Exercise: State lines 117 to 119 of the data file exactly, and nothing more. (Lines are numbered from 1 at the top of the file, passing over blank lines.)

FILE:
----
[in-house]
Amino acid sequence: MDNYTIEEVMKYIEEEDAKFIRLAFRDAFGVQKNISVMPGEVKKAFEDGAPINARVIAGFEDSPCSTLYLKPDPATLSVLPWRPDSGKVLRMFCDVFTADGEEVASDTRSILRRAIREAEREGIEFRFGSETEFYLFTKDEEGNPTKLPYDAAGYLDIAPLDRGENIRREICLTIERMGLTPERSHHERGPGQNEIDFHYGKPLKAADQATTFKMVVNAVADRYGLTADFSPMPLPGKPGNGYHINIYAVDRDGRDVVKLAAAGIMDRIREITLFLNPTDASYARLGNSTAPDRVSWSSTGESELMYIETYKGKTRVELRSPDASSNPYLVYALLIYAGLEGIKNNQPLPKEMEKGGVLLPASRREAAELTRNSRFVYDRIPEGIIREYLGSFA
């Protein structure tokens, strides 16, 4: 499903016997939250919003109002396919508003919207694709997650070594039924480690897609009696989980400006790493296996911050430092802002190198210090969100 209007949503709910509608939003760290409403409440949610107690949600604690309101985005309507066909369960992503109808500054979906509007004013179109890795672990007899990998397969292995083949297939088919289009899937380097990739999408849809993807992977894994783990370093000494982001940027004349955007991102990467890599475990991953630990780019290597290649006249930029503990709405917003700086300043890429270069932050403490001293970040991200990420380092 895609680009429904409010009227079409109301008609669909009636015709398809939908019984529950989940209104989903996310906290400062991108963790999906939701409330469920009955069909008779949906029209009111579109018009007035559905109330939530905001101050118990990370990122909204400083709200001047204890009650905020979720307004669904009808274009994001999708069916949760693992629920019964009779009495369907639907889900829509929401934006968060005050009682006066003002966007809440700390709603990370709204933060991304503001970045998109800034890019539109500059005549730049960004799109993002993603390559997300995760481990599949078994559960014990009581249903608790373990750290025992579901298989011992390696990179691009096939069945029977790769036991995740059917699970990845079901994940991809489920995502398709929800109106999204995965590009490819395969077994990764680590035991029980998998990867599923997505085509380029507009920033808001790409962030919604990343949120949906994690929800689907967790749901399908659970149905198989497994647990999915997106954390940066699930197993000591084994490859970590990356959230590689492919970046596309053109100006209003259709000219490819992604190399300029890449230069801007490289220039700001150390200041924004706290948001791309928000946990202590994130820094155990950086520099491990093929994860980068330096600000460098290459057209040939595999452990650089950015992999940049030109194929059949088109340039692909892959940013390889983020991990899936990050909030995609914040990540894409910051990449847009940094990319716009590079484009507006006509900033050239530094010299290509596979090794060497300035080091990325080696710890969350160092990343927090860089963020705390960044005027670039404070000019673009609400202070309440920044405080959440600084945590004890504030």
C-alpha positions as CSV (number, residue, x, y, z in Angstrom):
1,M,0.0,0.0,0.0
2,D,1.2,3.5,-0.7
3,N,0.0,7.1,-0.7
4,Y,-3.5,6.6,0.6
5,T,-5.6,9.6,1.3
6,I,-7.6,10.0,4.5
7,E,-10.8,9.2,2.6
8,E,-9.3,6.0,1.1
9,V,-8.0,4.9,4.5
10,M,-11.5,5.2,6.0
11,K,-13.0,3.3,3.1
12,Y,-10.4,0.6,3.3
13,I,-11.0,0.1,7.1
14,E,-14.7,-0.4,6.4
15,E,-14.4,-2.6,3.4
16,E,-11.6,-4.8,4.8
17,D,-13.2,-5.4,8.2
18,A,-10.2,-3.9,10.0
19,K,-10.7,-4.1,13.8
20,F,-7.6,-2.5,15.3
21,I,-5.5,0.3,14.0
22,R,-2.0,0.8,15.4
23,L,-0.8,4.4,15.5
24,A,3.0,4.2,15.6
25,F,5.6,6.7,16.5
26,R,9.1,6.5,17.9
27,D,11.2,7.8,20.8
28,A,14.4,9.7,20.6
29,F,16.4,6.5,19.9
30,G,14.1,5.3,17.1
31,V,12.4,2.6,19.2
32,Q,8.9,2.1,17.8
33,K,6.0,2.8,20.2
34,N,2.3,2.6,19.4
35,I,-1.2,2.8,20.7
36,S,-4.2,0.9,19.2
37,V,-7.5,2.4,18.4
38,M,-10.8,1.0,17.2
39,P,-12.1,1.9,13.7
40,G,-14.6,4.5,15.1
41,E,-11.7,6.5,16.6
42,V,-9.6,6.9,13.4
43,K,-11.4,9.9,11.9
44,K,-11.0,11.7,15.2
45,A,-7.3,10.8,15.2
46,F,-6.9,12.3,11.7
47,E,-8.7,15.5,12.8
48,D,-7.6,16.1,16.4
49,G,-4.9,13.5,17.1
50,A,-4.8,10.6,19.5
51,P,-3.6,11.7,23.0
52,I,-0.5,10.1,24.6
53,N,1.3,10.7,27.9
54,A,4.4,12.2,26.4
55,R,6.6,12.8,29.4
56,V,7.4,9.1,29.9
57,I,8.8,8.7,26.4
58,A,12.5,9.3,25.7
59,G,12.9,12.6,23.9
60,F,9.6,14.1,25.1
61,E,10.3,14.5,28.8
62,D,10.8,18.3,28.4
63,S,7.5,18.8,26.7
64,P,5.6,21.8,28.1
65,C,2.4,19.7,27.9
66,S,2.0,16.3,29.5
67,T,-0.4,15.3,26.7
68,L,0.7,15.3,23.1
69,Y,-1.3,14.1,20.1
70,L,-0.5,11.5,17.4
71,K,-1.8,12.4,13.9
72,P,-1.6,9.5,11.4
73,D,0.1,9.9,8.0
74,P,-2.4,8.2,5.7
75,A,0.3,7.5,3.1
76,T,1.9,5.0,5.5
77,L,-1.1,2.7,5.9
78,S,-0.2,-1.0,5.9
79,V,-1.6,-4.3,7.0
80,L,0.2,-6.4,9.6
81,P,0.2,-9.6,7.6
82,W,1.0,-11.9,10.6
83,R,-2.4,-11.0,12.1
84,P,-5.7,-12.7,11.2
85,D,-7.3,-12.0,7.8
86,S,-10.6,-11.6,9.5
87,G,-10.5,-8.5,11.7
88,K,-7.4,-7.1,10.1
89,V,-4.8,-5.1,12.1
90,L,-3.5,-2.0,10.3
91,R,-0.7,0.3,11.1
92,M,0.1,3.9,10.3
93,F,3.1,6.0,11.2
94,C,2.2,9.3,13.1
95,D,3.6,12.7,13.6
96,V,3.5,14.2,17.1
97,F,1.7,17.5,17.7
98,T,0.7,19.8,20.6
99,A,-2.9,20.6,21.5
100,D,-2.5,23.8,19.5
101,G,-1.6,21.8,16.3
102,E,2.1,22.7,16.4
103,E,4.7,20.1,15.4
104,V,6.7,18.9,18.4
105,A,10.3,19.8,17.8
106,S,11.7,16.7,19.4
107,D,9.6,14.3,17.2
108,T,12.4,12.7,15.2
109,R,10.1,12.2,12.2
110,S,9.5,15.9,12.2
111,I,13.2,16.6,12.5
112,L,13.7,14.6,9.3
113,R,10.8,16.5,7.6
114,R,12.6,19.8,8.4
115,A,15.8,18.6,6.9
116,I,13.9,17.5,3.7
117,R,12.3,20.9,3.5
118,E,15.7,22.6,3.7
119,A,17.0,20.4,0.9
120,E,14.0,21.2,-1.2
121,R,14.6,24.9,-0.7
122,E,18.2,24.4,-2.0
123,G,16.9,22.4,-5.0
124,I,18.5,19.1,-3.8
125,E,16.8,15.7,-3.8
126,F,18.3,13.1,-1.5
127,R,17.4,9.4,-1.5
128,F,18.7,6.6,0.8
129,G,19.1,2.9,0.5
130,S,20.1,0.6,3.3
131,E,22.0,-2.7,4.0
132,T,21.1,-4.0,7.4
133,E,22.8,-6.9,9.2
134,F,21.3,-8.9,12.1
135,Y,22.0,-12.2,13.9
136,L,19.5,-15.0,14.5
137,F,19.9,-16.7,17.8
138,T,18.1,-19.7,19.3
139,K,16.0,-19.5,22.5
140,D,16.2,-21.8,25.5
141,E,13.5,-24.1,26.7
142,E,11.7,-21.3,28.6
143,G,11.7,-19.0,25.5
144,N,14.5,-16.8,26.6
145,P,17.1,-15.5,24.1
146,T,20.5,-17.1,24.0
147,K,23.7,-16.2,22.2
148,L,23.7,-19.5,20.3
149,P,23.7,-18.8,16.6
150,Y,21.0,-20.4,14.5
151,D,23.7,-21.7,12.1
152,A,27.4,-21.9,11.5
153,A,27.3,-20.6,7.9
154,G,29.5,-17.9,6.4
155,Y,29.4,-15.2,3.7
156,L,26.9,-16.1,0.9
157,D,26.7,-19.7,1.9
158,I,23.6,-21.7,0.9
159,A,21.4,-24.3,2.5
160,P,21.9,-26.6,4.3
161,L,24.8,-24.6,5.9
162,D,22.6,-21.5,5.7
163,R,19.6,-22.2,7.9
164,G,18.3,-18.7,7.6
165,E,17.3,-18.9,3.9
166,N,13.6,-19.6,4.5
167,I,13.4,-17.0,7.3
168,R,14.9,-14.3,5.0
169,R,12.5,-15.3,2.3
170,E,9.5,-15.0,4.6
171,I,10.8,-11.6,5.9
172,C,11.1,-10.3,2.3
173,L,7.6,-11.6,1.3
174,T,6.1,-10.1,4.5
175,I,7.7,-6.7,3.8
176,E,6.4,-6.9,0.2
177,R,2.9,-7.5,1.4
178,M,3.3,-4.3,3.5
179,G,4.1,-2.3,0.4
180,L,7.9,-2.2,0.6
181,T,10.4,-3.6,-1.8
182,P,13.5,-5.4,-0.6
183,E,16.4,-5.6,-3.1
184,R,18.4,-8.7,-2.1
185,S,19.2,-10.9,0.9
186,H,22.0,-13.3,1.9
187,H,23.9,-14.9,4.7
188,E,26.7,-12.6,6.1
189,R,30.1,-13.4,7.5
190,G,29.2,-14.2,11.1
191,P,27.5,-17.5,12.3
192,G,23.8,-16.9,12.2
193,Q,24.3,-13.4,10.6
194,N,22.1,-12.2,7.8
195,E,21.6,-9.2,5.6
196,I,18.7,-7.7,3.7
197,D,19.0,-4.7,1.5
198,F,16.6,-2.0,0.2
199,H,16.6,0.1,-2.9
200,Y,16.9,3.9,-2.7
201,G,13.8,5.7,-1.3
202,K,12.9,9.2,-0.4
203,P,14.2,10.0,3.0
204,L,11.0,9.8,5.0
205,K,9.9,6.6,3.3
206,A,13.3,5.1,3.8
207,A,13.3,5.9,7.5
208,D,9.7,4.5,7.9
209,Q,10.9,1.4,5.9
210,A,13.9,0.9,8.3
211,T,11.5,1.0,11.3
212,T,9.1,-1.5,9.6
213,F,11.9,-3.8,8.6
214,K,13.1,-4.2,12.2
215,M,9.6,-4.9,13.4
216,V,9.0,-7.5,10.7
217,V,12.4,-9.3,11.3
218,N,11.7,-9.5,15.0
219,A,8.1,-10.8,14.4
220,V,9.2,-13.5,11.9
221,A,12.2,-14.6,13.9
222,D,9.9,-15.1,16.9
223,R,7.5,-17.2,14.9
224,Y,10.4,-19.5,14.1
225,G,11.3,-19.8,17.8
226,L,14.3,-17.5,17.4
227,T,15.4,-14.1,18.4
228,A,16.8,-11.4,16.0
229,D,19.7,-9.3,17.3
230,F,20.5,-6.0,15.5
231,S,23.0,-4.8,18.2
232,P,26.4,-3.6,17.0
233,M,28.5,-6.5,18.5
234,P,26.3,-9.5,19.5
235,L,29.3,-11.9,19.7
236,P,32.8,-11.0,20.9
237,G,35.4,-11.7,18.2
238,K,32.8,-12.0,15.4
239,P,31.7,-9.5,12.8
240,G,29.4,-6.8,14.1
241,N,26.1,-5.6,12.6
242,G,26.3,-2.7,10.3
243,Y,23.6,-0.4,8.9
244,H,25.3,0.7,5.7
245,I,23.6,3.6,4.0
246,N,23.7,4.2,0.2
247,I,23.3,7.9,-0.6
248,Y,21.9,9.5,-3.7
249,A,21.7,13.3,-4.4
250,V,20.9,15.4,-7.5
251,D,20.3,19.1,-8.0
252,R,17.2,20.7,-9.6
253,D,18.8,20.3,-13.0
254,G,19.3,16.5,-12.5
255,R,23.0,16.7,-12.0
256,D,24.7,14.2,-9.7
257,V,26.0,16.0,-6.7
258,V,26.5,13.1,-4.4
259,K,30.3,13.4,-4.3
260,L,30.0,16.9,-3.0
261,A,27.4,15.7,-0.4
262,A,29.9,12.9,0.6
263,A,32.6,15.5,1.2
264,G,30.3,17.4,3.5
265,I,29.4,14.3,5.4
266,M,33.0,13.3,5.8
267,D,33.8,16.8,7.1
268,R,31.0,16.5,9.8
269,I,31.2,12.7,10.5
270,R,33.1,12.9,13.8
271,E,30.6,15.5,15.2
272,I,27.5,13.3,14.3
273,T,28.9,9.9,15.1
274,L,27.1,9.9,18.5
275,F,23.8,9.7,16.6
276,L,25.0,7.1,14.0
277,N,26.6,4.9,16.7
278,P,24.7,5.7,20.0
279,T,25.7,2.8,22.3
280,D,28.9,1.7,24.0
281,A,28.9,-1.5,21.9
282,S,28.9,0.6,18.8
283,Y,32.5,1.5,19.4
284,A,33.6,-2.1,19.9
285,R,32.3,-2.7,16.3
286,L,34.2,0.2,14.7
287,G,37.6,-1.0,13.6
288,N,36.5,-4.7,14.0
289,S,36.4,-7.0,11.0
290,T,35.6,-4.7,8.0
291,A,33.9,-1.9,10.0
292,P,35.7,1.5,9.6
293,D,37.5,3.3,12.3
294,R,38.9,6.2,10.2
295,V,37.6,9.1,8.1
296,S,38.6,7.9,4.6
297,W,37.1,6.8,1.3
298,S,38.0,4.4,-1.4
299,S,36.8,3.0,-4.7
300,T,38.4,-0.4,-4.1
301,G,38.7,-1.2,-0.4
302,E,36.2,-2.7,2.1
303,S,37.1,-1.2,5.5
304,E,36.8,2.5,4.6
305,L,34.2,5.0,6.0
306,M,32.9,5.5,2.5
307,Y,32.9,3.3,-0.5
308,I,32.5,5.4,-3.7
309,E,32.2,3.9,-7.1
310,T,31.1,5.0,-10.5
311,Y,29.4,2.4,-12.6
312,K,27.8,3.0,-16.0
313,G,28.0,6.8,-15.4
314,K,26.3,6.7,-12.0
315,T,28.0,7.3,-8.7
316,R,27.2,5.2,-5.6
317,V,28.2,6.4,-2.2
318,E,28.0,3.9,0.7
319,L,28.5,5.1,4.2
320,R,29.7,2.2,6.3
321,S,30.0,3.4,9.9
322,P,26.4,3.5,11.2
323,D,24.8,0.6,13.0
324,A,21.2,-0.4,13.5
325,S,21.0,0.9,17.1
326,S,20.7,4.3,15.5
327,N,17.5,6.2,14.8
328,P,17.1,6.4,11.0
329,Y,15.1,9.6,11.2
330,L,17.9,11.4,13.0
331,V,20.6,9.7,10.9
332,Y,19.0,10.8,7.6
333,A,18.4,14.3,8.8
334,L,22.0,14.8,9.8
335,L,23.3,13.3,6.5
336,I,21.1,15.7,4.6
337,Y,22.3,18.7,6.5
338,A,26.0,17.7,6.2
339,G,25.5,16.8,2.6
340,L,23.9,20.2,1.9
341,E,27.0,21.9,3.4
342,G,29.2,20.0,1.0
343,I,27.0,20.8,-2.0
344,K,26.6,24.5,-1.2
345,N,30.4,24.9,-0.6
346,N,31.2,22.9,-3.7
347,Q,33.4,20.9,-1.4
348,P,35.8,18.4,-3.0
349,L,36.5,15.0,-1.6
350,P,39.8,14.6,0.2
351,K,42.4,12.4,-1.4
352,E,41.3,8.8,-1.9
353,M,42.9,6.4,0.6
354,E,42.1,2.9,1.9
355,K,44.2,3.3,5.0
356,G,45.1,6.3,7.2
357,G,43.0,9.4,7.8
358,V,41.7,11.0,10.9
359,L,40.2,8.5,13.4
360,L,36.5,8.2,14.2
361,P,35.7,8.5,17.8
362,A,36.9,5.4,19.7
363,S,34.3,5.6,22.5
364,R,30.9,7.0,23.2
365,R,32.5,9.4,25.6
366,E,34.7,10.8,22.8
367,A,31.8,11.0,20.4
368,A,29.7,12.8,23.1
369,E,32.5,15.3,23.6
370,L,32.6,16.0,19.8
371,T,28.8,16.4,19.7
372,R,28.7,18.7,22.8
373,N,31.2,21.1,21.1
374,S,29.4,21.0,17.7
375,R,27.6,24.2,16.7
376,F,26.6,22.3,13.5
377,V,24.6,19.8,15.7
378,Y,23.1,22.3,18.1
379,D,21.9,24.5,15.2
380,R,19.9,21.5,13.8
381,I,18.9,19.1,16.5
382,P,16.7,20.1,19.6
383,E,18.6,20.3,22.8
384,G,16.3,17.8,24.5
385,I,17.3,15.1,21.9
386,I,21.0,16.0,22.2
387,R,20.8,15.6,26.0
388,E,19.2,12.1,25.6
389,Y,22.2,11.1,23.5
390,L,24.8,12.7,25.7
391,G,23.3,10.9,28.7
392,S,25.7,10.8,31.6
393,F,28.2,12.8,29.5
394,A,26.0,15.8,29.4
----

113,R,10.8,16.5,7.6
114,R,12.6,19.8,8.4
115,A,15.8,18.6,6.9